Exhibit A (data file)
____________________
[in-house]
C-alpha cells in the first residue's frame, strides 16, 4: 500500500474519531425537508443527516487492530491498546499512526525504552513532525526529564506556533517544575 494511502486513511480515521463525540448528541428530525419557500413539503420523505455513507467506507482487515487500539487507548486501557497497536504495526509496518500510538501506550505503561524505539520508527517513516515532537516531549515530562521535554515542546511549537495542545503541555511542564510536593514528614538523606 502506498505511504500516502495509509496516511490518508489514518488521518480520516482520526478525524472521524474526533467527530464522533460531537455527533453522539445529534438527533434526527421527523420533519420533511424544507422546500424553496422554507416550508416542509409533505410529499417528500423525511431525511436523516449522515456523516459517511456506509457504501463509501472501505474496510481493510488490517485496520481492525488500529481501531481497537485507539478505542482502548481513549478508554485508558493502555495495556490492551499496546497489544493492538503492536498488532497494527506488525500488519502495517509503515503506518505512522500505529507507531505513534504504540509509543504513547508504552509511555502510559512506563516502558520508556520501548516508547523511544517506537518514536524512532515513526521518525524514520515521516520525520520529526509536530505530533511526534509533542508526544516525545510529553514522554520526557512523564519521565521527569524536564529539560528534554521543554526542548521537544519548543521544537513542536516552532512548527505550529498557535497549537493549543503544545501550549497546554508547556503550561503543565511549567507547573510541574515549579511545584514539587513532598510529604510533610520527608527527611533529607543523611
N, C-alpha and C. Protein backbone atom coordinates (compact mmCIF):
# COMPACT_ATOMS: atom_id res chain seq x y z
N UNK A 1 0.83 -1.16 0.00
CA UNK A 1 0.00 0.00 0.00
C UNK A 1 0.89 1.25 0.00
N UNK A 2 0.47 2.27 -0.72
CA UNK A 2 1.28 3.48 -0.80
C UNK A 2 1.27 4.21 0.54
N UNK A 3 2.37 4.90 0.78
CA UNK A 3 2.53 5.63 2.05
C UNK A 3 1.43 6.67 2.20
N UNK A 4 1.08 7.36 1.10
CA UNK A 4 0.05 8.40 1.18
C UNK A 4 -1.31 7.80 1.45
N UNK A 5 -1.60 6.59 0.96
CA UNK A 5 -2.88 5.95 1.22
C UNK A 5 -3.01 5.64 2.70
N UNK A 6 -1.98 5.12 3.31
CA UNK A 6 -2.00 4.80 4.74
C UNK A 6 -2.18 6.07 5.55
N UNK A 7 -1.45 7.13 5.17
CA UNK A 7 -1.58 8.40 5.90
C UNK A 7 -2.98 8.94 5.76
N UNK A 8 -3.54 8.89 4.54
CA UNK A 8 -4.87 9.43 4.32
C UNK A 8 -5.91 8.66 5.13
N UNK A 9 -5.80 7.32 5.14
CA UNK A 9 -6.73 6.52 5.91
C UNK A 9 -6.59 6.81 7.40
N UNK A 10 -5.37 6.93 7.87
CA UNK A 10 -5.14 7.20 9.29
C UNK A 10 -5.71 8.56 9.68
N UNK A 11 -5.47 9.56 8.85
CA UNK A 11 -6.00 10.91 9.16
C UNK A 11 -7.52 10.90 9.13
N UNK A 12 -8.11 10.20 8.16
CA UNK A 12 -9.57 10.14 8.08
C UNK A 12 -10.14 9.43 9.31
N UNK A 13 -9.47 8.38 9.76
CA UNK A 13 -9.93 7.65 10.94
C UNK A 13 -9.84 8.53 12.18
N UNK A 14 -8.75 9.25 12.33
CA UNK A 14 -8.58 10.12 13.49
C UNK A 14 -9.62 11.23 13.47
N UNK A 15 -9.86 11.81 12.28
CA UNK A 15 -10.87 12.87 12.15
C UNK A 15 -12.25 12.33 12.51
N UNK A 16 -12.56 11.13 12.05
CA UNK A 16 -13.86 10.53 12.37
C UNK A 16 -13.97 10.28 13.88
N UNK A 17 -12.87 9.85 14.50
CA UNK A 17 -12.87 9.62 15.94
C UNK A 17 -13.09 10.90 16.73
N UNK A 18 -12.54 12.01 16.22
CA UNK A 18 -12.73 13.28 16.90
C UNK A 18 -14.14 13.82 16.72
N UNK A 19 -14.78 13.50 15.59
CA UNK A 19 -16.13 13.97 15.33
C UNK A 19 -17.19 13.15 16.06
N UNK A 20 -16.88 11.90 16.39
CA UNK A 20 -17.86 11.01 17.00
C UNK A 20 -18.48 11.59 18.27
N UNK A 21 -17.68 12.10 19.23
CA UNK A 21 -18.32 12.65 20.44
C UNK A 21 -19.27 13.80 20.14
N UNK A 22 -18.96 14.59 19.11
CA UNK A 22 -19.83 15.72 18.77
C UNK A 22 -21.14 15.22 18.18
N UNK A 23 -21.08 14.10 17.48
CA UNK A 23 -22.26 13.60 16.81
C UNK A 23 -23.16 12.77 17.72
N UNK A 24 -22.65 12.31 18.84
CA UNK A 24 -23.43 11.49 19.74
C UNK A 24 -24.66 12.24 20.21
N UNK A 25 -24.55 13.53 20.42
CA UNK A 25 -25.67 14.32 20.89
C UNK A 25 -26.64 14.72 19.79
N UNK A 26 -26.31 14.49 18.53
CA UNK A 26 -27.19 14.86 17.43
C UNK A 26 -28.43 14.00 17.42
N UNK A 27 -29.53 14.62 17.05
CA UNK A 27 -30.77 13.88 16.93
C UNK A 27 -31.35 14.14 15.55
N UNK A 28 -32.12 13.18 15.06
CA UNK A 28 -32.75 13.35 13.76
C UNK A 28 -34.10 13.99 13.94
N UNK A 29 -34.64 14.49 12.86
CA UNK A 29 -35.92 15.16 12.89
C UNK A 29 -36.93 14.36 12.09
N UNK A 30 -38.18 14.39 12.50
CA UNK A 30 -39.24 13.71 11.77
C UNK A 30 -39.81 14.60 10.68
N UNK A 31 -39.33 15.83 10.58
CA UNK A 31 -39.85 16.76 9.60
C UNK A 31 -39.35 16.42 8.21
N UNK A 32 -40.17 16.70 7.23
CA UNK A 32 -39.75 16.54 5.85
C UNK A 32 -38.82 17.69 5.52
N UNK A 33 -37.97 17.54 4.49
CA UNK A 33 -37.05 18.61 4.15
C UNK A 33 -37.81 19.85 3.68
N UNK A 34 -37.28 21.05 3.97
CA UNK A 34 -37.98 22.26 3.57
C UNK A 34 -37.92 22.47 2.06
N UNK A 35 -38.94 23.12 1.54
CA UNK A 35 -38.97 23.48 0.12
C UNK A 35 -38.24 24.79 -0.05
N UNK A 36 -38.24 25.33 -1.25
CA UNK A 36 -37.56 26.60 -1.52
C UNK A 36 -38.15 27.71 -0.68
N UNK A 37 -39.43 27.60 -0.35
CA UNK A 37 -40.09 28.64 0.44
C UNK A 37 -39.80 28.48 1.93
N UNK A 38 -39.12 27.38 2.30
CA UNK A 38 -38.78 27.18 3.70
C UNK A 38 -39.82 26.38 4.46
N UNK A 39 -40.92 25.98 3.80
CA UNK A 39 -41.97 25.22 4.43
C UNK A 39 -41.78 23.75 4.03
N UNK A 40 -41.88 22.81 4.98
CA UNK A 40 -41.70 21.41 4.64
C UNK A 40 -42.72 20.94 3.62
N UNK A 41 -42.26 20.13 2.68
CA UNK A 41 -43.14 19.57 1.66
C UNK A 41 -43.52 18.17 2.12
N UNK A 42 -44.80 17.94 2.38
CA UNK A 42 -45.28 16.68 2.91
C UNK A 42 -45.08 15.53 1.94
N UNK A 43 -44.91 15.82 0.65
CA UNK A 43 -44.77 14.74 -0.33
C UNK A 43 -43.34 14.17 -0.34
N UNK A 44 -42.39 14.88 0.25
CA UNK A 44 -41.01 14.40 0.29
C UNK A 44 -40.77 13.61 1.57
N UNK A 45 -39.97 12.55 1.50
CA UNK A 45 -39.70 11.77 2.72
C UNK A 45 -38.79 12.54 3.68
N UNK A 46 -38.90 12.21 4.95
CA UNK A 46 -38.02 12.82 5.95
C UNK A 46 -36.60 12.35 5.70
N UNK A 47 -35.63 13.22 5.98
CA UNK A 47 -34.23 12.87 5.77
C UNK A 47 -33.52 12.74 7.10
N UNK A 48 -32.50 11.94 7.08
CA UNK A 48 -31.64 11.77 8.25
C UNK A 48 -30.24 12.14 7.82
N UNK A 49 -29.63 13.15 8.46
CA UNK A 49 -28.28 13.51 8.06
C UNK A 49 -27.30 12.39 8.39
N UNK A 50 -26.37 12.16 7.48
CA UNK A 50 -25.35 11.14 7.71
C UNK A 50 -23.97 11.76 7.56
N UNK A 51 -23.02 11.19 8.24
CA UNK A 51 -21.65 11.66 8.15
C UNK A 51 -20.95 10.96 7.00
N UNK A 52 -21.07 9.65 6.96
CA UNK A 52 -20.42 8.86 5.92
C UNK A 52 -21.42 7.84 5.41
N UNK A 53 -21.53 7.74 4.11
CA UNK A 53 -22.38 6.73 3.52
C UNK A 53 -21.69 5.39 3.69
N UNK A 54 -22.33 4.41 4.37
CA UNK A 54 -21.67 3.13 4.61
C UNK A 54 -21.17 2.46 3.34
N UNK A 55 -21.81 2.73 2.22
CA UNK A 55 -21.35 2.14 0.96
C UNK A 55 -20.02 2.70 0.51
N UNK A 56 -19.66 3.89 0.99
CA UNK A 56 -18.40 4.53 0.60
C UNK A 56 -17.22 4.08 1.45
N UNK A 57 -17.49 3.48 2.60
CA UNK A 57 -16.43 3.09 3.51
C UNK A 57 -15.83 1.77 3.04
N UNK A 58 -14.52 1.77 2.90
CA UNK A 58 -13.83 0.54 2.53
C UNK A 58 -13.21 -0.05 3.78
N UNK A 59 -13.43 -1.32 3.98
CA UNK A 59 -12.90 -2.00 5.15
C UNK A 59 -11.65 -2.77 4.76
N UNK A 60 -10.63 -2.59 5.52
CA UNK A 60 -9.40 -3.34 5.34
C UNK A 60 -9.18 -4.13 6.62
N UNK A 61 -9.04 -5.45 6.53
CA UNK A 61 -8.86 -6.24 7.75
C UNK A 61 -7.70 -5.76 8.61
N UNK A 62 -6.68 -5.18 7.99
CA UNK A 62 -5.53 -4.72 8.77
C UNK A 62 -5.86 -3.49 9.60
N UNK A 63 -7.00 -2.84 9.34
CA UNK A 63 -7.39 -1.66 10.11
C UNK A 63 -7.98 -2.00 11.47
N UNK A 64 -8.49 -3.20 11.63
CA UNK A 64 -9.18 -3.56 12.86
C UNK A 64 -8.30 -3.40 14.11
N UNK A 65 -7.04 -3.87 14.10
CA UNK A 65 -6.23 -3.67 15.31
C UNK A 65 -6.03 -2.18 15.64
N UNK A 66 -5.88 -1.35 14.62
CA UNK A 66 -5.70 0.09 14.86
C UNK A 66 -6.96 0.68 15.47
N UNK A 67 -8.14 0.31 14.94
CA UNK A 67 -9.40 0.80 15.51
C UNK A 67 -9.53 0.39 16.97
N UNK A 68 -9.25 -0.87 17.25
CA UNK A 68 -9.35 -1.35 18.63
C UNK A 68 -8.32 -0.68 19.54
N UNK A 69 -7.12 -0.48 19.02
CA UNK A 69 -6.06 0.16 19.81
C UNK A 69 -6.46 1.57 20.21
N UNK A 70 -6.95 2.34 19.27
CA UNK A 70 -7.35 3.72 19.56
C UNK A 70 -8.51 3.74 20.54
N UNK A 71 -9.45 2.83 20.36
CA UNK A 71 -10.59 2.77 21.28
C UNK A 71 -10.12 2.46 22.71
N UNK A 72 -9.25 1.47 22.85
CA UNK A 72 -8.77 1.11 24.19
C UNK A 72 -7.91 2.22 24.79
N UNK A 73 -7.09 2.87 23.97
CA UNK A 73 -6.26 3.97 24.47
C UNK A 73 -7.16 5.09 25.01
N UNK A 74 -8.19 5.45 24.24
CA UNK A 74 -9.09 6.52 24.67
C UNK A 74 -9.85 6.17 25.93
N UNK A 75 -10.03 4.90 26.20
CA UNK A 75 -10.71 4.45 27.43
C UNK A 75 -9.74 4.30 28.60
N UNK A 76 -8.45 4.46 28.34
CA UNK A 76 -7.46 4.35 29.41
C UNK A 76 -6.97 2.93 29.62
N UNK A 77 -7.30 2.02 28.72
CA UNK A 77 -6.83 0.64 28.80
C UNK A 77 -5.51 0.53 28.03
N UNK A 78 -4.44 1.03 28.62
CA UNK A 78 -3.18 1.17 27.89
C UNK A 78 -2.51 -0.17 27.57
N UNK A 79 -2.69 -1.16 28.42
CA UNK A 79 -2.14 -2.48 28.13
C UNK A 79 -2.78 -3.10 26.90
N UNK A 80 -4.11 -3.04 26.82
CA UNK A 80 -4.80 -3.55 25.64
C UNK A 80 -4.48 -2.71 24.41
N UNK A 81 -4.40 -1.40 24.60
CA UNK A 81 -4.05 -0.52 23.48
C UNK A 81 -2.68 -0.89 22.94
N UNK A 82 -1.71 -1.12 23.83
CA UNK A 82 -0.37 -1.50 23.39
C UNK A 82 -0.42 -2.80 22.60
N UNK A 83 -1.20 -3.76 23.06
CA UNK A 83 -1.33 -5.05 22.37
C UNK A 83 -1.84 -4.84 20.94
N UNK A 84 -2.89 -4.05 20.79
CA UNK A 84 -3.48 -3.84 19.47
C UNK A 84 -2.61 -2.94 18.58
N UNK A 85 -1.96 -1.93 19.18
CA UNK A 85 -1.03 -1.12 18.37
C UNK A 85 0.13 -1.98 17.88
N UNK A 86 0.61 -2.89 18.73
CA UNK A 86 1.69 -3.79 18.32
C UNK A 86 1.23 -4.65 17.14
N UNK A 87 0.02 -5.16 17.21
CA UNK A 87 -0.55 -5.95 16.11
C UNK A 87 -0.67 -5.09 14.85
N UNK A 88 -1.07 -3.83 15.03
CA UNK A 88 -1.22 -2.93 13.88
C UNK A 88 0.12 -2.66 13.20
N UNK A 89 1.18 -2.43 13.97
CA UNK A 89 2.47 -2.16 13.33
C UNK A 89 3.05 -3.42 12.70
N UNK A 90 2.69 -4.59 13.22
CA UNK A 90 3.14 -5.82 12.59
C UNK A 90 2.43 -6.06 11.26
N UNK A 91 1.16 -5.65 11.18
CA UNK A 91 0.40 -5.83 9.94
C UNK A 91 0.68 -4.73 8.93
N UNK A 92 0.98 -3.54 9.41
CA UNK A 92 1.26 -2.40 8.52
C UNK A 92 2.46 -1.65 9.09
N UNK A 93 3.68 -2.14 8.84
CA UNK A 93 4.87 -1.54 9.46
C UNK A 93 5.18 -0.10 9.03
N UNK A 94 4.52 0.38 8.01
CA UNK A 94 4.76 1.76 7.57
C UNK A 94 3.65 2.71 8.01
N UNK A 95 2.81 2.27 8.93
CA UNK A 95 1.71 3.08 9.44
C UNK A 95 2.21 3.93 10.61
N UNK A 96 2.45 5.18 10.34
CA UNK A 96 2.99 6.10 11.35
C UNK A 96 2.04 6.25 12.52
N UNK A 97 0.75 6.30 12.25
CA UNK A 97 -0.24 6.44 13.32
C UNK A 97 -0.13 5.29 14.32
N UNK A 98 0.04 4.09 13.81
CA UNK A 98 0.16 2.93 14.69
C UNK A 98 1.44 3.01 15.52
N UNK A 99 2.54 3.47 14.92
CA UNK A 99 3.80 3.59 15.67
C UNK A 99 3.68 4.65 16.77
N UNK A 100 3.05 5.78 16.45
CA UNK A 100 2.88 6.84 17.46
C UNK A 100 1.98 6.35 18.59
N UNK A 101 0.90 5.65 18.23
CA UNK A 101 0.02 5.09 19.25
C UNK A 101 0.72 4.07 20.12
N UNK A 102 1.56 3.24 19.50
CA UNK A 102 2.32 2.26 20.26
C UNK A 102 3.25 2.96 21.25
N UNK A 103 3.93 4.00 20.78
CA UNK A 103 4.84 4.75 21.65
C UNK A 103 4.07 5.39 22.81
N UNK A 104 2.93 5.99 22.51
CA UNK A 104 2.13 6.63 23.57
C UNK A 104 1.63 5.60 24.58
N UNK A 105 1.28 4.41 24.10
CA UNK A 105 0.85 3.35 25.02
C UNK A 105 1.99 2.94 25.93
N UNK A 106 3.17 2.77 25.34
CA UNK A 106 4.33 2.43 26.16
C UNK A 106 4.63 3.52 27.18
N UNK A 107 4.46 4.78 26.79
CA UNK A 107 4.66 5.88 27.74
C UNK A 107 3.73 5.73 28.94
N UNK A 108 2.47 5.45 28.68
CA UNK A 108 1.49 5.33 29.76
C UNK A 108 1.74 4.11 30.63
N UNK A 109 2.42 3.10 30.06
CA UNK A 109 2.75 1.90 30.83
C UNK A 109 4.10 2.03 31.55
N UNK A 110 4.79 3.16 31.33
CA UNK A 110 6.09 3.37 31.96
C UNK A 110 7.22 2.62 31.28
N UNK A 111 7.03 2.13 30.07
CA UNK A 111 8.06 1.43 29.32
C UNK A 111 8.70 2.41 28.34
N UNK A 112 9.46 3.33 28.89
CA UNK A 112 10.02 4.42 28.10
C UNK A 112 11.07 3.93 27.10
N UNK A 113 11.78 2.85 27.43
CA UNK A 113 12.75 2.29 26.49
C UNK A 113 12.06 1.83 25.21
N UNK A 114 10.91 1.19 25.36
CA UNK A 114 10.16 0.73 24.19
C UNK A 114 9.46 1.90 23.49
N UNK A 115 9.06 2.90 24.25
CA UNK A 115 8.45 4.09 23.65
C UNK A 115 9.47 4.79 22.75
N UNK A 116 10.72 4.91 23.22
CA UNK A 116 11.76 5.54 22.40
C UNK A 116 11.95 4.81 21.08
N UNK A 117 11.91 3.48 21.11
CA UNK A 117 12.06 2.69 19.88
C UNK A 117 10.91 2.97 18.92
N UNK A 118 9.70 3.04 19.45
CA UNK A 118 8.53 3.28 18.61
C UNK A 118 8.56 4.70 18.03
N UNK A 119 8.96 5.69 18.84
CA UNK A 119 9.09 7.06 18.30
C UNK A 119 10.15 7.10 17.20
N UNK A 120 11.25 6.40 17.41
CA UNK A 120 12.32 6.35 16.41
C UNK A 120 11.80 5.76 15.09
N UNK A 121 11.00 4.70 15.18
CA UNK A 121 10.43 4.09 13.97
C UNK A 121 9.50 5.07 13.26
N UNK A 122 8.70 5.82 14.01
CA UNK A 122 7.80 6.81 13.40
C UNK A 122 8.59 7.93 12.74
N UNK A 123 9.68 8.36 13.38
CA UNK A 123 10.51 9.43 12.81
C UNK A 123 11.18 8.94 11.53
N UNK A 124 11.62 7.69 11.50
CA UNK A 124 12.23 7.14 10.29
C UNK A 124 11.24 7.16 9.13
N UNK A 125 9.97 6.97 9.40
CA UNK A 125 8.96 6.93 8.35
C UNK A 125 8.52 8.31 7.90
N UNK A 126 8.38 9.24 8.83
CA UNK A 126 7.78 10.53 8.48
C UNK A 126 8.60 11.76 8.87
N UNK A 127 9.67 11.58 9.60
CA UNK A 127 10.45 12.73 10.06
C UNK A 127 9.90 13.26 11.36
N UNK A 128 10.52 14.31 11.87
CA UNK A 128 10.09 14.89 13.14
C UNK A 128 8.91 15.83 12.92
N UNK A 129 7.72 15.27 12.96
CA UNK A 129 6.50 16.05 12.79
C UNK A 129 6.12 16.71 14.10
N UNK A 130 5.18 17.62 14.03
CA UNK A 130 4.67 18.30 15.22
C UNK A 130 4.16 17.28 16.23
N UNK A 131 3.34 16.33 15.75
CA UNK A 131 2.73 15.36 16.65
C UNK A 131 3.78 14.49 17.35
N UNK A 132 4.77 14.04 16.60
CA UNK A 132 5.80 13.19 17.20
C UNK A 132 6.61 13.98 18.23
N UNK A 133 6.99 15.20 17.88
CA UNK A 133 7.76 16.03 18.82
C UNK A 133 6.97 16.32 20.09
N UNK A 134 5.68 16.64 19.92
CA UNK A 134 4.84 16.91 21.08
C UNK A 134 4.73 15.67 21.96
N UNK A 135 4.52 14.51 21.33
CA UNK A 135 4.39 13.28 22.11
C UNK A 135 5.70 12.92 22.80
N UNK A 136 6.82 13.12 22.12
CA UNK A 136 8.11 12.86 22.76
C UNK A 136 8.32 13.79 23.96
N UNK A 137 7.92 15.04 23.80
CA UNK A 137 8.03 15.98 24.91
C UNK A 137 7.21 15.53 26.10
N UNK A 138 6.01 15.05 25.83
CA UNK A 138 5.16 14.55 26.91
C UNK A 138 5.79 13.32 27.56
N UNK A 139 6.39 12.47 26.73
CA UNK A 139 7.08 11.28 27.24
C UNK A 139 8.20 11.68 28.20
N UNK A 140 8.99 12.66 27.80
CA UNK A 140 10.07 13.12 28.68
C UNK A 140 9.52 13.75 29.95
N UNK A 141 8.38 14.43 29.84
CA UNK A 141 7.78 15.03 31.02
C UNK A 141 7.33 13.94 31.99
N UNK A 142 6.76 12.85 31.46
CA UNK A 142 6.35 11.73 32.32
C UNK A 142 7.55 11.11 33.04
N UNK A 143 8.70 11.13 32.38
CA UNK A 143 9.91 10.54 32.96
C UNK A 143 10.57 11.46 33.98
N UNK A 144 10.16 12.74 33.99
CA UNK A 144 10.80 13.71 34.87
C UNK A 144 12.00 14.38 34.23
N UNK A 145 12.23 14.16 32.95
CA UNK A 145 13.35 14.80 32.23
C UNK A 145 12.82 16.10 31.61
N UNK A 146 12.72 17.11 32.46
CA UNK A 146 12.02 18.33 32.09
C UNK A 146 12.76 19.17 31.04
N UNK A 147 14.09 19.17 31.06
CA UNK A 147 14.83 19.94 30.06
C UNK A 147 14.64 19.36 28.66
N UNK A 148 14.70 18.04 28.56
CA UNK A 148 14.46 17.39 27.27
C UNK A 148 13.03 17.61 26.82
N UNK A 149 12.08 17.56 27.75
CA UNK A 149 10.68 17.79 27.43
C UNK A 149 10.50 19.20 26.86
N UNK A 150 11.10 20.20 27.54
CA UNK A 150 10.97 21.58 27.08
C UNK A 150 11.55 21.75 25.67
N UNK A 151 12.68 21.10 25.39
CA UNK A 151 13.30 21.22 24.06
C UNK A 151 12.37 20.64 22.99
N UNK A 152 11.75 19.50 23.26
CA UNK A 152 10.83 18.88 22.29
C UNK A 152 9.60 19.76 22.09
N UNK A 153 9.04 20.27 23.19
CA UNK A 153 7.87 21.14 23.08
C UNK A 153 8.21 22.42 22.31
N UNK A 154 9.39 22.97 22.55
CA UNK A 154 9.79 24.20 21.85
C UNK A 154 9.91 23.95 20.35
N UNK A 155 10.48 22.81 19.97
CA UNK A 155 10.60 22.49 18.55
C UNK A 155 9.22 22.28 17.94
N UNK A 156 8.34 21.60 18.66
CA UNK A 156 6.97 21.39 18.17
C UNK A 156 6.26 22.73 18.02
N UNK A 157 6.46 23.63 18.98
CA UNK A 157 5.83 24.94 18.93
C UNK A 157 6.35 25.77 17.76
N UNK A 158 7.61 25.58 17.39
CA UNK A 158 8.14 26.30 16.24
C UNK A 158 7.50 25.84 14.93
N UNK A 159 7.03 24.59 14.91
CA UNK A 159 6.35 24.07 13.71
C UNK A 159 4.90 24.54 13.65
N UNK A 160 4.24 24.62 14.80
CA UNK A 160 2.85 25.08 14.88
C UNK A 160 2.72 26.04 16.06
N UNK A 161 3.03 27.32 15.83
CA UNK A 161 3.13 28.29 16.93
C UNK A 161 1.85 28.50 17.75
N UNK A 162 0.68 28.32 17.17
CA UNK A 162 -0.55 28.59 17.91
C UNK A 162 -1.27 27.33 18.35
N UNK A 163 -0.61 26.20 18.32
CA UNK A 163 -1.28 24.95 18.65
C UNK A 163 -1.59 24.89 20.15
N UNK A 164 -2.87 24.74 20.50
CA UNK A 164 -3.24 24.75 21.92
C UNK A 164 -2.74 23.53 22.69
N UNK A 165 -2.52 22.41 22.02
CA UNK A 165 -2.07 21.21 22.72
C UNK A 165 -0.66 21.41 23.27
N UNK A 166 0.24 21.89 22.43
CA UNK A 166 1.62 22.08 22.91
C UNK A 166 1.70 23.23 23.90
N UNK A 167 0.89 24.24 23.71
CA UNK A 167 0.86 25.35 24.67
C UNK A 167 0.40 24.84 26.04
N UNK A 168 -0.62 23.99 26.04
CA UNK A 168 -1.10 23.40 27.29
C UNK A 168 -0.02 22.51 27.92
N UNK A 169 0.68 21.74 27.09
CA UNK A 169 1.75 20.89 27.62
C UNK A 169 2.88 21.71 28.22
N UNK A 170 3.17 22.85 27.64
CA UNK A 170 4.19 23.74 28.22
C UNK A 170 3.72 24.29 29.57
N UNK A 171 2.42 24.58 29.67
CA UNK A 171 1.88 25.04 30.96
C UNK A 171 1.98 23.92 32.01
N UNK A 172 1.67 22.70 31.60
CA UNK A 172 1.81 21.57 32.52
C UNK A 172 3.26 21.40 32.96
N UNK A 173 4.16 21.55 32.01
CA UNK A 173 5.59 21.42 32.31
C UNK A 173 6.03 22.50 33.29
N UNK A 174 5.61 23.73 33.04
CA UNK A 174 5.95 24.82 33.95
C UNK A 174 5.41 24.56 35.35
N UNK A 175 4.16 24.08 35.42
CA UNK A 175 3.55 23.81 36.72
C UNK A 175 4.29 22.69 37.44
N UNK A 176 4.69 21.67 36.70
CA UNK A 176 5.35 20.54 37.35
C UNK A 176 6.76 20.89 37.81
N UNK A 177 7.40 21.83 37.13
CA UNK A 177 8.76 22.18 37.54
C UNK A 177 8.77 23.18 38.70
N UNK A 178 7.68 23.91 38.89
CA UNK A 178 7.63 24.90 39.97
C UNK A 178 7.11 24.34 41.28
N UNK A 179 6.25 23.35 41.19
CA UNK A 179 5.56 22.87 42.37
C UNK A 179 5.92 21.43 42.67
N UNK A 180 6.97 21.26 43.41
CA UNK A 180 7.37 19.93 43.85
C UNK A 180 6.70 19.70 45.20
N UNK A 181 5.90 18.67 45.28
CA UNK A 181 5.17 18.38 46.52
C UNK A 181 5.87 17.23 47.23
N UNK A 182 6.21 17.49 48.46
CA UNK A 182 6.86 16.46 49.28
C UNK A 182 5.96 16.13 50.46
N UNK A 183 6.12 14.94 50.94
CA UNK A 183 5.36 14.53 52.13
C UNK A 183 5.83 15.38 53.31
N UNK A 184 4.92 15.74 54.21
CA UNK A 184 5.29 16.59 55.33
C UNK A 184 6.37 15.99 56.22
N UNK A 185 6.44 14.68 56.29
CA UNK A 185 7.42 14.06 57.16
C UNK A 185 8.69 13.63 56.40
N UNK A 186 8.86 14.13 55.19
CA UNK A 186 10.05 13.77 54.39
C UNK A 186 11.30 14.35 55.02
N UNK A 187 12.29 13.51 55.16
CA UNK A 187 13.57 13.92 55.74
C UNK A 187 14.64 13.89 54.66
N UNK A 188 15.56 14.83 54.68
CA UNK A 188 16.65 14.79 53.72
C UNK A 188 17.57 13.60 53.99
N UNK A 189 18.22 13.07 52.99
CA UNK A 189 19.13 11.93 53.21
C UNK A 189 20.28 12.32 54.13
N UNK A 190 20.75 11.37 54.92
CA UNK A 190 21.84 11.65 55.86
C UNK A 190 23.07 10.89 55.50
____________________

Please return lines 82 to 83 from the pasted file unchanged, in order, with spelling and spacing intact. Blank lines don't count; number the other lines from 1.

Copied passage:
C UNK A 26 -28.43 14.00 17.42
N UNK A 27 -29.53 14.62 17.05